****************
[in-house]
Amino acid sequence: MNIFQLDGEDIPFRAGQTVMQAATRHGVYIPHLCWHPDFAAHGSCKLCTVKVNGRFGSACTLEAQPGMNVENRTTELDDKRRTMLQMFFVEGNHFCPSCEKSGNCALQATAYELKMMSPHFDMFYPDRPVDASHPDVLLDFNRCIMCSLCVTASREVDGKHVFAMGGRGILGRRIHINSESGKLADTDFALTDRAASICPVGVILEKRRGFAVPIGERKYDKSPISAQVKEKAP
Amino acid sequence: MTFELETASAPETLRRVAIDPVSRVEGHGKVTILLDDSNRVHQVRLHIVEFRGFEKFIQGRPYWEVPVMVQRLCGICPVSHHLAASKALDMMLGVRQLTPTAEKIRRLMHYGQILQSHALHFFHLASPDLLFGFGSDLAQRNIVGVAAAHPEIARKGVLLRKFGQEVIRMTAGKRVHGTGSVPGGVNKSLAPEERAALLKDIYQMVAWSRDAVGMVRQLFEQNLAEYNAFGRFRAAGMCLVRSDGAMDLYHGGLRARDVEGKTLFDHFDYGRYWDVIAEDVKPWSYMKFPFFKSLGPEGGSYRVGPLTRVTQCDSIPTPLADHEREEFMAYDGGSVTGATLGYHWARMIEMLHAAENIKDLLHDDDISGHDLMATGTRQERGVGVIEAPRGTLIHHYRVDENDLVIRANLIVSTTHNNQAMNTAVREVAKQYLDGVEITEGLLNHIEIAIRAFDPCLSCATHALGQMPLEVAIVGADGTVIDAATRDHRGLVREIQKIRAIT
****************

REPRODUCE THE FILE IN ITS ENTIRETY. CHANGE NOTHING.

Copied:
[in-house]
Amino acid sequence: MNIFQLDGEDIPFRAGQTVMQAATRHGVYIPHLCWHPDFAAHGSCKLCTVKVNGRFGSACTLEAQPGMNVENRTTELDDKRRTMLQMFFVEGNHFCPSCEKSGNCALQATAYELKMMSPHFDMFYPDRPVDASHPDVLLDFNRCIMCSLCVTASREVDGKHVFAMGGRGILGRRIHINSESGKLADTDFALTDRAASICPVGVILEKRRGFAVPIGERKYDKSPISAQVKEKAP
Amino acid sequence: MTFELETASAPETLRRVAIDPVSRVEGHGKVTILLDDSNRVHQVRLHIVEFRGFEKFIQGRPYWEVPVMVQRLCGICPVSHHLAASKALDMMLGVRQLTPTAEKIRRLMHYGQILQSHALHFFHLASPDLLFGFGSDLAQRNIVGVAAAHPEIARKGVLLRKFGQEVIRMTAGKRVHGTGSVPGGVNKSLAPEERAALLKDIYQMVAWSRDAVGMVRQLFEQNLAEYNAFGRFRAAGMCLVRSDGAMDLYHGGLRARDVEGKTLFDHFDYGRYWDVIAEDVKPWSYMKFPFFKSLGPEGGSYRVGPLTRVTQCDSIPTPLADHEREEFMAYDGGSVTGATLGYHWARMIEMLHAAENIKDLLHDDDISGHDLMATGTRQERGVGVIEAPRGTLIHHYRVDENDLVIRANLIVSTTHNNQAMNTAVREVAKQYLDGVEITEGLLNHIEIAIRAFDPCLSCATHALGQMPLEVAIVGADGTVIDAATRDHRGLVREIQKIRAIT